228 of 1001 Movies: A Christmas Story (1983)

I’m just going to go ahead and get it off my chest, but I don’t get the huge love of A Christmas Story. I understand I’m in the vast minority. A lot find the movie endearing and funny. For some reason I just relate more to the antics in National Lampoon’s Christmas Vacation than this movie though. I also found some of the overacting very confusing to the vibe of the movie. There is an edited version of the movie that is more toned down for families who want to watch this with younger children, but the original with the original bad language seems like it would have been more hilarious to watch as the edited language just makes the movie more childlike even though it doesn’t have a child movie vibe.

Summary: Ralphie has set his sights on one thing for Christmas, a Red Ryder B.B. Gun. His requests to receive it for Christmas though have been met with discouragement. Everyone from his mom to even Santa Clause have warned that it might take out one of his eyes. Ralphie is determined though, and even sets out to write a paper at school about it to make his voice heard. When it comes Christmas day though will he wake up to find the one thing he wanted?

Acting: The cast seems to be filled more with unknowns, but they do act well. Melinda Dillion is the mother, Mother Parker. She probably was my favorite of the group. She seems like this really kind woman, who love her family fiercely. Darren McGavin was Father Parker, and more likable as well as the dad you loved his children, but wouldn’t hesitate to punish either if he believed them to be in the wrong. Peter Billingsley was Ralphie the main star, and was a good pick for the child who would play the role that still resonates heavily today with people. He seems like a normal kid, and there is his little brother, Schwartz, played by R.D. Robb, who honestly had some of the funniest parts of the movie.

Filming: The movie didn’t really capture the vibe of the 40’s to me, which is when it was set. I’ve watched a lot of movies from the 40’s, and the movie doesn’t capture any of that vibe. Also, the mom’s hair looked really 80’s with the poof. Anyways, I thought in some ways the movie captured the hilarity of the moments well, and other moments I just felt it was stitched together in patches. The last hour of the movie so seems to find it’s rhythm, but the first part seems to have no consistency to where it might be going.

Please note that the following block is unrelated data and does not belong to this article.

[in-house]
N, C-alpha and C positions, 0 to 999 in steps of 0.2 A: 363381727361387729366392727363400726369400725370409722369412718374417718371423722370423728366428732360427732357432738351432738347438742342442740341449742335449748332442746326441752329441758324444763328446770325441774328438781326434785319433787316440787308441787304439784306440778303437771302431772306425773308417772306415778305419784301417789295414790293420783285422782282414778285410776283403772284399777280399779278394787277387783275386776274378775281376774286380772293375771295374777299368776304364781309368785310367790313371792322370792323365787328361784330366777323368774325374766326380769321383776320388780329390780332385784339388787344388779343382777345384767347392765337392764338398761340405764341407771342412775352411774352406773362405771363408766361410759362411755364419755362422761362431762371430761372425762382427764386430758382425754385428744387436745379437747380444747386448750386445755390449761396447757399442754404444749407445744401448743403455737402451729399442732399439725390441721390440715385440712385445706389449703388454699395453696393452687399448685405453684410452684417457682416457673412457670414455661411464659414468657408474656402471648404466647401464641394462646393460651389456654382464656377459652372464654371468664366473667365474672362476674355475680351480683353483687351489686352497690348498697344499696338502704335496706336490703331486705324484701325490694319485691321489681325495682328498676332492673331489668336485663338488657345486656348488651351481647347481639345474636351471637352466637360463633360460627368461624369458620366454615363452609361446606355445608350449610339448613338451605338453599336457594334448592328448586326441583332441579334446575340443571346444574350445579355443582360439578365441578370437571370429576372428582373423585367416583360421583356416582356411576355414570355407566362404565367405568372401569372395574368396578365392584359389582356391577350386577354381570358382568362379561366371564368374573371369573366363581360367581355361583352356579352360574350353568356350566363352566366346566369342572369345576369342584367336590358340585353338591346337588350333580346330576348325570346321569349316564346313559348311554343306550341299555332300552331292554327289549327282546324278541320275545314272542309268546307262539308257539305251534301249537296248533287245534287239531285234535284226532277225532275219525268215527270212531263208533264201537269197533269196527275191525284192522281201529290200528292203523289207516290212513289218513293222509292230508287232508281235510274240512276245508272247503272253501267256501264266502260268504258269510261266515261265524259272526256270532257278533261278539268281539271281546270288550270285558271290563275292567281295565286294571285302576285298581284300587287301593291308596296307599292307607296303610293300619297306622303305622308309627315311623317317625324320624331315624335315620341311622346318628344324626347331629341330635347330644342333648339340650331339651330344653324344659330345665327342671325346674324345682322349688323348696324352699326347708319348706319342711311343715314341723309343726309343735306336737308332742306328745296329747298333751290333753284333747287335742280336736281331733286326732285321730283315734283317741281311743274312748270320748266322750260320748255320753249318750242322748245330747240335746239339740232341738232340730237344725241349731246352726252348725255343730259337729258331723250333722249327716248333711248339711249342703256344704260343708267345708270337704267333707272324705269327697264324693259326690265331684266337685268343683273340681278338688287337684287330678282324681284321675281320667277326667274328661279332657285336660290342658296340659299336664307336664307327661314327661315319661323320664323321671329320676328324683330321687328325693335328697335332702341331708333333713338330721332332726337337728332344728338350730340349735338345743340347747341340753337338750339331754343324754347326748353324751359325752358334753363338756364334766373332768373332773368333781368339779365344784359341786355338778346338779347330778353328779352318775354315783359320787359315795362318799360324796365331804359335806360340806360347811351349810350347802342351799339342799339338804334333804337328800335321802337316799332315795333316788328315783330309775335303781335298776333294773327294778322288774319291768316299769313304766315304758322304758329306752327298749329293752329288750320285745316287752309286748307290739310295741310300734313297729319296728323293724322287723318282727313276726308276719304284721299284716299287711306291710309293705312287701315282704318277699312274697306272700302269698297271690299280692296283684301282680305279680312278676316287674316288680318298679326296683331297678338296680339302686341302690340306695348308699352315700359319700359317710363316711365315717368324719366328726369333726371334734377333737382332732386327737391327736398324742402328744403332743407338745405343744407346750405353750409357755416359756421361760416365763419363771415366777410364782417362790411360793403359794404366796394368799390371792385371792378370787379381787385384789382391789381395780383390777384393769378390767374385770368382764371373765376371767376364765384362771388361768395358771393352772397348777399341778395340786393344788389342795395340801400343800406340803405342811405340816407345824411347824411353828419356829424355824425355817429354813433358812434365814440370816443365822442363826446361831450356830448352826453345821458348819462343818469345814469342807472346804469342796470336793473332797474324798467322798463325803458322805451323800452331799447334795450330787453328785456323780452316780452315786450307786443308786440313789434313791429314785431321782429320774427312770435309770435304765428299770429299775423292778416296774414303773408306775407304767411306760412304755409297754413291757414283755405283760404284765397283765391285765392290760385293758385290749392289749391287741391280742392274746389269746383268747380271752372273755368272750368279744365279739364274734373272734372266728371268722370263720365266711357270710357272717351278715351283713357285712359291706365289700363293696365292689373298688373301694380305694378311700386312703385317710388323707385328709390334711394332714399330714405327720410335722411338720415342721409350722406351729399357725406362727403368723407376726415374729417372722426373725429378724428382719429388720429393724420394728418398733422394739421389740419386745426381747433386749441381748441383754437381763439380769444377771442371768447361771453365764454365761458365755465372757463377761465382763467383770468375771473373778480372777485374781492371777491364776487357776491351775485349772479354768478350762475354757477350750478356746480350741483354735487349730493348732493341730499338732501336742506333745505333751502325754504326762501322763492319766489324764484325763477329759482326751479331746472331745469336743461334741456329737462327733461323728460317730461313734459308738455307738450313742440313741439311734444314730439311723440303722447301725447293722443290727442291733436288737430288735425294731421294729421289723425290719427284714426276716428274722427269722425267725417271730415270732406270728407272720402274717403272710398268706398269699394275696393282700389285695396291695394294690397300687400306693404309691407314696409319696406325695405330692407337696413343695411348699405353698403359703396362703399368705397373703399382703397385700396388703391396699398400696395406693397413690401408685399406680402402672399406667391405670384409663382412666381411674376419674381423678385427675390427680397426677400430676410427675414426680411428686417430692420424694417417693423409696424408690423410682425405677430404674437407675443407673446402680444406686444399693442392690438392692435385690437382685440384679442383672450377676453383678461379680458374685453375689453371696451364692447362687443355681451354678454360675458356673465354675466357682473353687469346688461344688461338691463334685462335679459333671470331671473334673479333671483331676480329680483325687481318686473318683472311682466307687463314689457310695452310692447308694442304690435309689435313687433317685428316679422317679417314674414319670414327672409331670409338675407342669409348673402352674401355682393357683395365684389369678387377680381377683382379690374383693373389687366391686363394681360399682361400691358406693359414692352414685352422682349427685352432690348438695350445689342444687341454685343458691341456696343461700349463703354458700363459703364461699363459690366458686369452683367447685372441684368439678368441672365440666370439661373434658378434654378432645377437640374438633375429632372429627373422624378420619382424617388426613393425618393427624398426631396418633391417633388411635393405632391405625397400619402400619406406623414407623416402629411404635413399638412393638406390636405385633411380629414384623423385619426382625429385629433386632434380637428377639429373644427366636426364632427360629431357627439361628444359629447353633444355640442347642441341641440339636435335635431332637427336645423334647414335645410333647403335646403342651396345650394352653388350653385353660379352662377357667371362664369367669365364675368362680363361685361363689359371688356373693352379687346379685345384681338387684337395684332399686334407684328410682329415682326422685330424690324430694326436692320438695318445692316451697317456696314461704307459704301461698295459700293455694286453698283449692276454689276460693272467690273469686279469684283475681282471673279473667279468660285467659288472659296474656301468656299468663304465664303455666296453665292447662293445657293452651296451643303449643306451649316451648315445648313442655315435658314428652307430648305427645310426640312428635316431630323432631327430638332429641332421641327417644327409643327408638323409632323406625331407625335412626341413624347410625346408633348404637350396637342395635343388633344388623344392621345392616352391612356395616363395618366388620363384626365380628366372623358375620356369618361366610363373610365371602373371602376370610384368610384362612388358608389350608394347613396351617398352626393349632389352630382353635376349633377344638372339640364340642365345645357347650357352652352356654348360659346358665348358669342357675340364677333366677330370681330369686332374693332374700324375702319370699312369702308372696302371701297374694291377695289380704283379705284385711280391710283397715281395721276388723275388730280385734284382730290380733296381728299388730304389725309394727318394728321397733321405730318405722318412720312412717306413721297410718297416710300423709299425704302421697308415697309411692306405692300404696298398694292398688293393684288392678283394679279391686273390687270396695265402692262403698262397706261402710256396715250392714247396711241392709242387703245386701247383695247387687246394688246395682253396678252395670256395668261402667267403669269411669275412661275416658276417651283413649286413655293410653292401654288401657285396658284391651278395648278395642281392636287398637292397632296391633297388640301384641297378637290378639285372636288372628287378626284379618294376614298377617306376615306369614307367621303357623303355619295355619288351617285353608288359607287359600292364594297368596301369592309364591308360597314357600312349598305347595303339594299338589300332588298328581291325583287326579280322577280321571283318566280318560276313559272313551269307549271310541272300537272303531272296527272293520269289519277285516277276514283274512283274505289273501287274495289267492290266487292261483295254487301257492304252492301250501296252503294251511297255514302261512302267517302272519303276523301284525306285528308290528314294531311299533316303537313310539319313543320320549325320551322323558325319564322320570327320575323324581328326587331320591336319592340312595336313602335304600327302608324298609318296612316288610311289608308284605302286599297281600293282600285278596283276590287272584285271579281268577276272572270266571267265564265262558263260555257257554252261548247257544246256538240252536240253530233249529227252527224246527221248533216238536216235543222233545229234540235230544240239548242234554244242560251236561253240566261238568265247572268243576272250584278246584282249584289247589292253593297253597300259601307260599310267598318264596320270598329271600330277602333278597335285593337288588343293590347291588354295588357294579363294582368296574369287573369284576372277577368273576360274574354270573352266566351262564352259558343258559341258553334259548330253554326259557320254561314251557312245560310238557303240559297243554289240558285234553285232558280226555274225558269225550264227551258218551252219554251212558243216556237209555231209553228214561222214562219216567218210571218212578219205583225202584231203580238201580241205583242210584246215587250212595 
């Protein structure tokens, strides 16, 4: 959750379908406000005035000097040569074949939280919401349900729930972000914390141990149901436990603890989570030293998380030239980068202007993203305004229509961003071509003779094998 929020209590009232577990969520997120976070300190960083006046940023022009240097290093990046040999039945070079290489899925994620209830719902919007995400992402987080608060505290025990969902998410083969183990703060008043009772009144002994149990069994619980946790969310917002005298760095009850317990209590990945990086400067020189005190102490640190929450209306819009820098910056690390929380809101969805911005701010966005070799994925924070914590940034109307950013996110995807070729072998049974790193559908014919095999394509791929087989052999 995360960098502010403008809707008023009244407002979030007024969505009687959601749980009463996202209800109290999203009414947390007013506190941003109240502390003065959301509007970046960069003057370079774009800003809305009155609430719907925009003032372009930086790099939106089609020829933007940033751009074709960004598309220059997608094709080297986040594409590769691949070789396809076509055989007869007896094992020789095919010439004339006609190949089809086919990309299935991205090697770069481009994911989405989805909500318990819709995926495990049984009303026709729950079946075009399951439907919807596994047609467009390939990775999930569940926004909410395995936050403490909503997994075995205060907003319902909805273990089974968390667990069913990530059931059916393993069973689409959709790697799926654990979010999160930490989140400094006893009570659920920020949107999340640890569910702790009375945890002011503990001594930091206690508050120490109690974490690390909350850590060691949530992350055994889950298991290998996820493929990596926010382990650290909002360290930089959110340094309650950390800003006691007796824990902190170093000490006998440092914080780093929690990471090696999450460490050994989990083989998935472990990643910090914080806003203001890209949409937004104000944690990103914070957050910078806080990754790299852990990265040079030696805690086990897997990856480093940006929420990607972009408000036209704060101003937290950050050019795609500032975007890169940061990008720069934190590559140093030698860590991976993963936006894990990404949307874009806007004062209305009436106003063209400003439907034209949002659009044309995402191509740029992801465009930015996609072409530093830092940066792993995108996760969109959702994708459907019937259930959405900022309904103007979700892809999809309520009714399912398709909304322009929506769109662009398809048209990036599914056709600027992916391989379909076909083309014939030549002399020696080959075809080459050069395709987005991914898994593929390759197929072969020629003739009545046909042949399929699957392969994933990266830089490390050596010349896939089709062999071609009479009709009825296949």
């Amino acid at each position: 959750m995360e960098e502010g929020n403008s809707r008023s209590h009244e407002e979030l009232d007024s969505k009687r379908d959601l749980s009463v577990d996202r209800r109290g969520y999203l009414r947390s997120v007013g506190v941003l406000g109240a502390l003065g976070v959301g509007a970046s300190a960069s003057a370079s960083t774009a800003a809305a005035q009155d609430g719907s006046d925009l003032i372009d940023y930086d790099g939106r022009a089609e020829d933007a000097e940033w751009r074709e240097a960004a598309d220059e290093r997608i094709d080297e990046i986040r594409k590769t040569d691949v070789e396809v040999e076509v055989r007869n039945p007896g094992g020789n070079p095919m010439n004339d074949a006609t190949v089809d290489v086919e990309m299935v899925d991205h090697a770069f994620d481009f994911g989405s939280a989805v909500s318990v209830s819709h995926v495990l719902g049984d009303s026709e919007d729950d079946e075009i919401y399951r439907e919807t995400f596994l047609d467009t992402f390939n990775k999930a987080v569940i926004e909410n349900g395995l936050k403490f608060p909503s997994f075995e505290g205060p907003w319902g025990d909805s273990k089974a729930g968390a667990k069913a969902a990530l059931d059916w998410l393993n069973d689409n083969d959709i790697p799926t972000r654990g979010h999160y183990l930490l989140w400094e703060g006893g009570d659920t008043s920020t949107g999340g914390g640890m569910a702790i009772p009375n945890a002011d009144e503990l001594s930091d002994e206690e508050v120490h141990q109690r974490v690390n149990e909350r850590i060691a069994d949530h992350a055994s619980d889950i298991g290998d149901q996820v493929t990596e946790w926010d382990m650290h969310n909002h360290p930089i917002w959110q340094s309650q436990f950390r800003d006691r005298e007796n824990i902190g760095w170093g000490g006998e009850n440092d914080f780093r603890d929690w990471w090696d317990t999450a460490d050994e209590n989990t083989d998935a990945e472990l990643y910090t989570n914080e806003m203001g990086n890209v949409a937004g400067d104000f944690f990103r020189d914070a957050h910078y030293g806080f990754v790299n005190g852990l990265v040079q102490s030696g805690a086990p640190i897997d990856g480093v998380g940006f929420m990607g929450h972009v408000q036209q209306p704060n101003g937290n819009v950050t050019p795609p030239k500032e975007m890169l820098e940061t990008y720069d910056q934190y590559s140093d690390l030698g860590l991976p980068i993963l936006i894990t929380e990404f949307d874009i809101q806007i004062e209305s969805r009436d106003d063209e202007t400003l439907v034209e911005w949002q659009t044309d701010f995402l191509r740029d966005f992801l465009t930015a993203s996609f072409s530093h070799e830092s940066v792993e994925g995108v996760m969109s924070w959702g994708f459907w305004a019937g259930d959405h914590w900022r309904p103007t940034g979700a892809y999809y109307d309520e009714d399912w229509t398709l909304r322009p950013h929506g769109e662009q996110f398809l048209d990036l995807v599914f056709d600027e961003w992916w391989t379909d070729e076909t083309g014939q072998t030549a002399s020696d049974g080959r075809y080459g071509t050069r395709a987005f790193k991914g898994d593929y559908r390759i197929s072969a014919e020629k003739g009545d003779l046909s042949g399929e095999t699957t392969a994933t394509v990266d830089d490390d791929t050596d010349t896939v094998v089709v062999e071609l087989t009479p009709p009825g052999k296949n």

Plot: The plot is told by an old man Ralphie. To be honest, I would have loved if at some point in the movie they would have showed us a glimpse of Ralphie in the future, or who he is talking to? Maybe we could see him now grown up with his own grandchildren at least. I think this would have added to the sentimental vibe the movie was going for. The movie stays in the past the whole time, so why do we even need the voice ove aged as is? Why not just give us Ralphie talking in his own head at that very time? Plus, there are the mixed messages on who this movie is for. The movie has adult humor, which is fine, but the story seems like it’s aimed at kids. There were a few moments I found funny though like the kids crying almost every time one came to visit Santa, considering I never knew anyone who enjoyed the Santa meetings at the malls and what not.

A Christmas Story seems to just have caught a lucky break and really resonated with a lot of people humor and tradition wise. Personally, my go to Christmas comedy is Christmas Vacation. I guess it just depends on your humor though. If you had a childhood like Ralphie’s I assume it’s easier to associate and laugh with the movie. I just didn’t find anything too comical about the story nor easy to relate to regarding my own Christmas stories and it.

Rating 6 of 10.

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